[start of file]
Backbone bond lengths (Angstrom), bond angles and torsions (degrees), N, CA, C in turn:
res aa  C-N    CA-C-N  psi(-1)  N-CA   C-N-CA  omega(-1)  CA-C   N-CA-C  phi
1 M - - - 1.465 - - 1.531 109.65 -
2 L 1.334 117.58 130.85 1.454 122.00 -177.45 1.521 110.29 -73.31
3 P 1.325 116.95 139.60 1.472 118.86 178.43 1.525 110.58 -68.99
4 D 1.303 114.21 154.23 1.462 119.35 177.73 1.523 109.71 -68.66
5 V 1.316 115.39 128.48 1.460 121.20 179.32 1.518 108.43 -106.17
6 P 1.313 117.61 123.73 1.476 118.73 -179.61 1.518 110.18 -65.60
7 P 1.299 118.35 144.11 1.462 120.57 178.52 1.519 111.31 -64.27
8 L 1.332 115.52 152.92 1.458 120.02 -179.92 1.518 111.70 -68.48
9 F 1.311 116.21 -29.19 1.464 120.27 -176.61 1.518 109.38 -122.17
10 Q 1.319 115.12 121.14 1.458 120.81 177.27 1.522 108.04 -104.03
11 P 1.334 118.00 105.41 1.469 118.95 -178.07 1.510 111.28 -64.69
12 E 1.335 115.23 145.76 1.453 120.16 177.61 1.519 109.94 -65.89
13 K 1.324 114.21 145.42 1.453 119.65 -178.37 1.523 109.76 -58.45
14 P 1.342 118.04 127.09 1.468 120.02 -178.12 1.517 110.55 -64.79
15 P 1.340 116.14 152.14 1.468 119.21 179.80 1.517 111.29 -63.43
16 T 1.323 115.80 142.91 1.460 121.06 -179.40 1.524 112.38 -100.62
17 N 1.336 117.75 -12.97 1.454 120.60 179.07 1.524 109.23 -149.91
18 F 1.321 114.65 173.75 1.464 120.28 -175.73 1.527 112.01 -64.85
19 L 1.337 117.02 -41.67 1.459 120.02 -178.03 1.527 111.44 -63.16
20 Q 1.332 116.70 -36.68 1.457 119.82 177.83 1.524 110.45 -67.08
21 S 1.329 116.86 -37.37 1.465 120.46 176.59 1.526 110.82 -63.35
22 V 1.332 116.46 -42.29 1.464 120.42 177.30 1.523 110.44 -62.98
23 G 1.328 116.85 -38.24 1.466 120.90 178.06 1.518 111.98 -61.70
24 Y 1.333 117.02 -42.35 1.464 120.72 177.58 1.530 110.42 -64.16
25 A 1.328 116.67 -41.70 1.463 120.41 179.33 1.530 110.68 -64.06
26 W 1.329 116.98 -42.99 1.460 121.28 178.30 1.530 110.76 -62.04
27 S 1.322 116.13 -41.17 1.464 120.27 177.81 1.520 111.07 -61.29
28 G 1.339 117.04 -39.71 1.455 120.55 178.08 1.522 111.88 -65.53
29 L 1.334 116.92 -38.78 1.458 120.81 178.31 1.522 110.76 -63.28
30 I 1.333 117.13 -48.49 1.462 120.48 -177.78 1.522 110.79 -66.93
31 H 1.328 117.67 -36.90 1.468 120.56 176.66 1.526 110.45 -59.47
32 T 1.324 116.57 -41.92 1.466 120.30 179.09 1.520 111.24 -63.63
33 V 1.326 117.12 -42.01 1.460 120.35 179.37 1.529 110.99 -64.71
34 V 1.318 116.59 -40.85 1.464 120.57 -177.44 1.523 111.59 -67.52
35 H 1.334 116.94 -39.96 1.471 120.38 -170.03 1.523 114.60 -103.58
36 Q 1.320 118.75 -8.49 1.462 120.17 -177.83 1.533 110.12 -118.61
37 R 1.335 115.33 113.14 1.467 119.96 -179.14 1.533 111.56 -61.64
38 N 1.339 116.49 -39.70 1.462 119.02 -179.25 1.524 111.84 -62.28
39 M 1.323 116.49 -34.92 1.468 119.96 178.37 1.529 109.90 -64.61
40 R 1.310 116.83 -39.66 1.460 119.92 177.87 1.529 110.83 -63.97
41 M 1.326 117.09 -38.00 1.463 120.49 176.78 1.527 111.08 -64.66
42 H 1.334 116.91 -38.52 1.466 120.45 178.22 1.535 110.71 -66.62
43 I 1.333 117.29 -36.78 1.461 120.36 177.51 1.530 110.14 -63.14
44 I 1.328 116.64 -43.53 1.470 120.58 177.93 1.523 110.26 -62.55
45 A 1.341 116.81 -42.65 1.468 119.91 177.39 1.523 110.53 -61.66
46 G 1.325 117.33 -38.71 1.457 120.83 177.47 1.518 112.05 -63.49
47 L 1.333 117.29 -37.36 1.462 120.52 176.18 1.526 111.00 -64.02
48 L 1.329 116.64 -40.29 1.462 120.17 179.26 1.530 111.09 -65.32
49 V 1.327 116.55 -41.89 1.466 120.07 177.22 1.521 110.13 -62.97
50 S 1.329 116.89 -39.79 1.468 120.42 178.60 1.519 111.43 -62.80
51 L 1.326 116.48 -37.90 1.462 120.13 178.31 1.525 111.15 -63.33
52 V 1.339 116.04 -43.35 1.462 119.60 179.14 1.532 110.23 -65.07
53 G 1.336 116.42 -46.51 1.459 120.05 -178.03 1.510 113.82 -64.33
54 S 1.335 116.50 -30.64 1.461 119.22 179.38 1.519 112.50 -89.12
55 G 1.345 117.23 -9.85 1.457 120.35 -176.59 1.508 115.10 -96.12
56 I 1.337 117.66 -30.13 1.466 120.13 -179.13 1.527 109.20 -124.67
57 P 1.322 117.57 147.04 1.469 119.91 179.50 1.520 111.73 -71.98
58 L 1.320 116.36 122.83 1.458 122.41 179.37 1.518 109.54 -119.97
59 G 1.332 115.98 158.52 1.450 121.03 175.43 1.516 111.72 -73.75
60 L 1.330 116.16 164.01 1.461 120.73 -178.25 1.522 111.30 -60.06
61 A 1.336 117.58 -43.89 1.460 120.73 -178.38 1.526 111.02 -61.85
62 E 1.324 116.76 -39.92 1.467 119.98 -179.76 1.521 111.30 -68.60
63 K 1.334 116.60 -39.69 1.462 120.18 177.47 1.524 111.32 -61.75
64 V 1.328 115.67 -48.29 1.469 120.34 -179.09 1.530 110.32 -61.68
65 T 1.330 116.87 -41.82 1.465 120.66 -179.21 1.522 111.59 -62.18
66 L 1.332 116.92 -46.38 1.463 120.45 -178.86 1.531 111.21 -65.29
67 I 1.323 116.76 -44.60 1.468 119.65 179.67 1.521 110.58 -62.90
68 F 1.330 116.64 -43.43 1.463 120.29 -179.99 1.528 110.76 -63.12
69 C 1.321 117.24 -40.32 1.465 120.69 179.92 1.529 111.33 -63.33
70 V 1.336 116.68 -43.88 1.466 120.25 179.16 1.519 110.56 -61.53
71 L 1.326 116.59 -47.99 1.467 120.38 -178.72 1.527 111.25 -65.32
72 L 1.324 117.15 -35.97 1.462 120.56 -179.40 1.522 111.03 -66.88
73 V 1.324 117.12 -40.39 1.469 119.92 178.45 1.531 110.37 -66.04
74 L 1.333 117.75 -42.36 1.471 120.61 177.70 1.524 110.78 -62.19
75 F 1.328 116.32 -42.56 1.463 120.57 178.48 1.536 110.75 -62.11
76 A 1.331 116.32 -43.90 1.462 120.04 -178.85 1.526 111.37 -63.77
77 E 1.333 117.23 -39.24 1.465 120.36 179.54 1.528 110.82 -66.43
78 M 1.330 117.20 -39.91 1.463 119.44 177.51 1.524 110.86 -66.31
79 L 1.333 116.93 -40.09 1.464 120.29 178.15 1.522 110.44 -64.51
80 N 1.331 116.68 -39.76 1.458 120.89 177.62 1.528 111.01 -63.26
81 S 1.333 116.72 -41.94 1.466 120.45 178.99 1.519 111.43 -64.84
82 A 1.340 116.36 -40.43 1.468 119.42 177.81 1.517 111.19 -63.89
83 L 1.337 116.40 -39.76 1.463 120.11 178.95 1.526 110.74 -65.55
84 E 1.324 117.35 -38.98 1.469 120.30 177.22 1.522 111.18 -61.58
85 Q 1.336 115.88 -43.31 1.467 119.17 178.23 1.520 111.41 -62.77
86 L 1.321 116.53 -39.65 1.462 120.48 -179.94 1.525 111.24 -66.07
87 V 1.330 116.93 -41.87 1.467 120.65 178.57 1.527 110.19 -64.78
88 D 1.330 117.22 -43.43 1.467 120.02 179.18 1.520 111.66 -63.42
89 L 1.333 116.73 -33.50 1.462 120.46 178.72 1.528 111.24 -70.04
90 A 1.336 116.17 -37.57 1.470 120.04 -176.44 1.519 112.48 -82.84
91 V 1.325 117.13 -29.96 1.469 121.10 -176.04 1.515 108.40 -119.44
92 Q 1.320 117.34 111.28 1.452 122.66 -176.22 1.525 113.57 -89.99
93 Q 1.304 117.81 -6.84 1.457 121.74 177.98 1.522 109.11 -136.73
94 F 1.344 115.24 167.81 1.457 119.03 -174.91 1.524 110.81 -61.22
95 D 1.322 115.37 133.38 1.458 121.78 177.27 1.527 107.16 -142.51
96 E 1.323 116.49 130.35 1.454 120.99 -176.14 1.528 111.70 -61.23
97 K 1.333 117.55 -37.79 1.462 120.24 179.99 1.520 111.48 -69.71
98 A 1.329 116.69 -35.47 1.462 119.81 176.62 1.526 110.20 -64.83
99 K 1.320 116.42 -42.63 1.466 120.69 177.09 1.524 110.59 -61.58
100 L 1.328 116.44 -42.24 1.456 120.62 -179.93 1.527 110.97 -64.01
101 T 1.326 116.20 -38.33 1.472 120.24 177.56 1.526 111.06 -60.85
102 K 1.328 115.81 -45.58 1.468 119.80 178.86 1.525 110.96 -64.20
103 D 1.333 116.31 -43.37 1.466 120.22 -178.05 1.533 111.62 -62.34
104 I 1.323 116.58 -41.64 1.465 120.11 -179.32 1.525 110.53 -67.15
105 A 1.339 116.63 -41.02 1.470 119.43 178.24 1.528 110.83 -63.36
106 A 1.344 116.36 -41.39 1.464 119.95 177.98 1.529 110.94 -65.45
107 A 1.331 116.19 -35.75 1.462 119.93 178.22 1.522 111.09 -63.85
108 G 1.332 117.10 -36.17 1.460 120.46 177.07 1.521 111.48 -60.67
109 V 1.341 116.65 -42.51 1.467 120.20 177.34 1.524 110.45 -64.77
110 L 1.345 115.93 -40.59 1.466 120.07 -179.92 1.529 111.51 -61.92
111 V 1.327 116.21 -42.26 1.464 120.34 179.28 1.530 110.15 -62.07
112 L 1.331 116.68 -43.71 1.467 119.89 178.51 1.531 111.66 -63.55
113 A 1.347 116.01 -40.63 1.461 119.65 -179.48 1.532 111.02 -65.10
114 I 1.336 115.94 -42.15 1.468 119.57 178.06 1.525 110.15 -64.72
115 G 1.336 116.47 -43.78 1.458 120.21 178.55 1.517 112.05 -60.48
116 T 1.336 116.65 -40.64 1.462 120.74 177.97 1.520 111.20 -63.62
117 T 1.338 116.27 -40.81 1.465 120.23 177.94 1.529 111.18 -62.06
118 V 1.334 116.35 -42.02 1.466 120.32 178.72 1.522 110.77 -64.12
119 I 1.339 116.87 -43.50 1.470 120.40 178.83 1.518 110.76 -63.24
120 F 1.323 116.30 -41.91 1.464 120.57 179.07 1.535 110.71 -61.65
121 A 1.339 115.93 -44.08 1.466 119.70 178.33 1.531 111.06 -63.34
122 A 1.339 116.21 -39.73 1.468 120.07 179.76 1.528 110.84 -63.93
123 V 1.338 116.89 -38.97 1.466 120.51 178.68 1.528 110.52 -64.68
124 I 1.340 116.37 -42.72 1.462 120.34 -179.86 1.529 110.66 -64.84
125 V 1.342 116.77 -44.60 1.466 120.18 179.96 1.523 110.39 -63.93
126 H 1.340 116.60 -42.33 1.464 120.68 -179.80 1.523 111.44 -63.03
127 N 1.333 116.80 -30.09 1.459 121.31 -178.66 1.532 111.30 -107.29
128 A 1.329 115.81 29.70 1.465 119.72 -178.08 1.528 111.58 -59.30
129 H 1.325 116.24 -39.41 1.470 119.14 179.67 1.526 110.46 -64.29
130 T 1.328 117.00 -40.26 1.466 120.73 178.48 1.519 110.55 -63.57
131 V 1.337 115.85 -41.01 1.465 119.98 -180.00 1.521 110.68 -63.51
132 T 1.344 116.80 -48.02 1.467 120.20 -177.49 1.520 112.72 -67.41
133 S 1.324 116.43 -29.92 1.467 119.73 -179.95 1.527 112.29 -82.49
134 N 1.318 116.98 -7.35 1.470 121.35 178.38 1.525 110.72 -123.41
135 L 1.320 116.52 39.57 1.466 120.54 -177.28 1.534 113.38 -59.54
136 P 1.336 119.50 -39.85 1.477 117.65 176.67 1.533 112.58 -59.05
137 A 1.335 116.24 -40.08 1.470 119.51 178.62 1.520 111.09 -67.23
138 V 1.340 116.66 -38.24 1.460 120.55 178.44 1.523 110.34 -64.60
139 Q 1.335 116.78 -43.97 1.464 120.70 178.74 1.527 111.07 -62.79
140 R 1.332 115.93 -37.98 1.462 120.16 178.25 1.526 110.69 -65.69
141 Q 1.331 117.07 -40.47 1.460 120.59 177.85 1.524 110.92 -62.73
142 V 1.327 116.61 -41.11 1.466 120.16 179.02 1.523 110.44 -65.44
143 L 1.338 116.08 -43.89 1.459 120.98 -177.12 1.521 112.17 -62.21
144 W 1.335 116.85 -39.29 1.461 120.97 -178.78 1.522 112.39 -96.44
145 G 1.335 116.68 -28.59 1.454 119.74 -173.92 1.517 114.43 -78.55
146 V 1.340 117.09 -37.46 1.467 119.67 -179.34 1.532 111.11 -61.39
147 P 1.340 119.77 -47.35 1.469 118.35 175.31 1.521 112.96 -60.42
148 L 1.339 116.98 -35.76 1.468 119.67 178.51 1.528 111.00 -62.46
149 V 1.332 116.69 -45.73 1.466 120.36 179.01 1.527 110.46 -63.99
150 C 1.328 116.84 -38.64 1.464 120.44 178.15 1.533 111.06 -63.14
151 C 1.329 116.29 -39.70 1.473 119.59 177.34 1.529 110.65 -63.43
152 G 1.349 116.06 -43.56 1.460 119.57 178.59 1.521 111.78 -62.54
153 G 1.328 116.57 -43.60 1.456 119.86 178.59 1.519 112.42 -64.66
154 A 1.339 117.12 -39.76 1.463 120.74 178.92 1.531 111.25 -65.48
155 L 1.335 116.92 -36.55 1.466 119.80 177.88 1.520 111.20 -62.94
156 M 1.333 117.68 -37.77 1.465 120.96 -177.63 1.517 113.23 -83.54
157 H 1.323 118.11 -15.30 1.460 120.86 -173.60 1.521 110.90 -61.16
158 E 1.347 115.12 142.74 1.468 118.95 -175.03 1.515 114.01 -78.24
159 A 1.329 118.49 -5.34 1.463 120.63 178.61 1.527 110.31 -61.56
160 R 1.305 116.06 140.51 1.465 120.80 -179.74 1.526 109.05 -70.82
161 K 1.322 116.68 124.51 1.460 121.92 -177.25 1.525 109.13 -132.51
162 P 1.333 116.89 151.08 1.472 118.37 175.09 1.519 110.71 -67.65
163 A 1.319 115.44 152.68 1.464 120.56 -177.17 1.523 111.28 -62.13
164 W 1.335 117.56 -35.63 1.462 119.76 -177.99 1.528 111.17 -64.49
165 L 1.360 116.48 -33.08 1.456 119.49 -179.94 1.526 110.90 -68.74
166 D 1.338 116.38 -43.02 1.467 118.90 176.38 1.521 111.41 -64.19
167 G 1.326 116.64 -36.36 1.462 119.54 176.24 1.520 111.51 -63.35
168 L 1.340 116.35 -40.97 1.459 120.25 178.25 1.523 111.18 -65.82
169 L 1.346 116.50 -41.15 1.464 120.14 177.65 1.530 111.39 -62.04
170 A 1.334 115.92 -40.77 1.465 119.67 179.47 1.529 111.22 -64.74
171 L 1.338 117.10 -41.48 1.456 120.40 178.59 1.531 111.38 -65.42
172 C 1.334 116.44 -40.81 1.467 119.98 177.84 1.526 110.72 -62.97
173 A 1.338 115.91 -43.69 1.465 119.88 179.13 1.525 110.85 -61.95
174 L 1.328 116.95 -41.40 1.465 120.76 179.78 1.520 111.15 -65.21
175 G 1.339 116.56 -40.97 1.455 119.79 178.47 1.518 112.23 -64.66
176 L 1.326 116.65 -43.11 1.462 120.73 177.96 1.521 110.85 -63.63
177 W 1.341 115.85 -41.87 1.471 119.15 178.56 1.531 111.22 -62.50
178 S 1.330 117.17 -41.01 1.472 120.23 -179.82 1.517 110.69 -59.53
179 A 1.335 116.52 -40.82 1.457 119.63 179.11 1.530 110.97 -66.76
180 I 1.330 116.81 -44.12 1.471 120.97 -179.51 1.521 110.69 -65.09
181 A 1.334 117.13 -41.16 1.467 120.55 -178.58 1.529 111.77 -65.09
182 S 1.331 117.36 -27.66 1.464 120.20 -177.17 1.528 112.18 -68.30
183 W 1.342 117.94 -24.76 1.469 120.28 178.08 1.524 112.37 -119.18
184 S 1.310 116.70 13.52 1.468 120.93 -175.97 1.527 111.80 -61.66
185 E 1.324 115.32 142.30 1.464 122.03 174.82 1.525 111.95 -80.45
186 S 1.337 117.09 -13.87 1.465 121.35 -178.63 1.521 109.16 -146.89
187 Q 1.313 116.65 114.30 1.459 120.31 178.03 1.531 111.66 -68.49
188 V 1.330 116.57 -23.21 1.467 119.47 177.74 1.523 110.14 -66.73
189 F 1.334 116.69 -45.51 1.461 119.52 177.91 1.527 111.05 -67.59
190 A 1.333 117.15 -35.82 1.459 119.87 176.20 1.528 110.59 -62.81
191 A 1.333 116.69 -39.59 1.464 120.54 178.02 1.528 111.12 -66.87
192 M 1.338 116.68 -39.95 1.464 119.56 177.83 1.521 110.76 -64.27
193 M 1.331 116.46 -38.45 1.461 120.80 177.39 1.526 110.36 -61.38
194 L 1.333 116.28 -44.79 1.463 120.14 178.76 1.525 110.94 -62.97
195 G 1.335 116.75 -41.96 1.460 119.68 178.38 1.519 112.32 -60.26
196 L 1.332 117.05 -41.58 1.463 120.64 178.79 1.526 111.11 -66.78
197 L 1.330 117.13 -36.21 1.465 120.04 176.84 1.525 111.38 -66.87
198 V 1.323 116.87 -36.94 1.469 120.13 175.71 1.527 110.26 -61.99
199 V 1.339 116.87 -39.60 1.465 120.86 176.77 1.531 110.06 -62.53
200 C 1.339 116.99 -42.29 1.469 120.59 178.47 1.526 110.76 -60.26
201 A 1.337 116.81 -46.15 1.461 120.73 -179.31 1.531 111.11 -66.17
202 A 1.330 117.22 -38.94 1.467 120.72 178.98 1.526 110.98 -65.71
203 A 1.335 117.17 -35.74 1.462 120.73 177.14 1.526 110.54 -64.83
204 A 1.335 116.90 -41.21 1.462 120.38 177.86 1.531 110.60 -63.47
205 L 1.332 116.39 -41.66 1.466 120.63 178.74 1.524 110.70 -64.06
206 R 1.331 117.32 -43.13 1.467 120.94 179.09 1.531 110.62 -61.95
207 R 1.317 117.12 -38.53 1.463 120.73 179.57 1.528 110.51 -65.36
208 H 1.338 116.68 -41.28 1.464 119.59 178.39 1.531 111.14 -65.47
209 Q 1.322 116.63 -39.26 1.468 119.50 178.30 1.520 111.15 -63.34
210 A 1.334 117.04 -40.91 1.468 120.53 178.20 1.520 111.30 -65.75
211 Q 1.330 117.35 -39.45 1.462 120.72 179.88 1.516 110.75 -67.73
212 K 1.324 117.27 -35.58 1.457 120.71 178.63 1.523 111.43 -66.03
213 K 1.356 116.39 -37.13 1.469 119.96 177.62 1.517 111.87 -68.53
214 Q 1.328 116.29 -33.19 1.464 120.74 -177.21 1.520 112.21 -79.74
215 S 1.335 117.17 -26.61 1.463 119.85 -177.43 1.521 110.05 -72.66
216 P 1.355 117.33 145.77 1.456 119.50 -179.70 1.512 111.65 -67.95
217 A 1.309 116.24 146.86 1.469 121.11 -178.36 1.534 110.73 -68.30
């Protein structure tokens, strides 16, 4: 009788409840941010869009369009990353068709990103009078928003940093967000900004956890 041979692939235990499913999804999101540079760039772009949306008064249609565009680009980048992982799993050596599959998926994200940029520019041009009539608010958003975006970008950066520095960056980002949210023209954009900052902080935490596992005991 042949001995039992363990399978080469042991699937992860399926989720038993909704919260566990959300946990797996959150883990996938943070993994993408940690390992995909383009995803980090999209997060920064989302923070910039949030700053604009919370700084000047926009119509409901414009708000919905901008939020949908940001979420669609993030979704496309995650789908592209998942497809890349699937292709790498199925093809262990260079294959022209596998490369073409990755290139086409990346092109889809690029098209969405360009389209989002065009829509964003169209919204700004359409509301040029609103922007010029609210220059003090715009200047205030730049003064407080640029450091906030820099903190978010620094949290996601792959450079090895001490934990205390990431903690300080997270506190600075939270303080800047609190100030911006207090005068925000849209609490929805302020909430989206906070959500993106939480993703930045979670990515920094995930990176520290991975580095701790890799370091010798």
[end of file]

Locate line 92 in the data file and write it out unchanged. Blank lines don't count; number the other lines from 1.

90 A 1.336 116.17 -37.57 1.470 120.04 -176.44 1.519 112.48 -82.84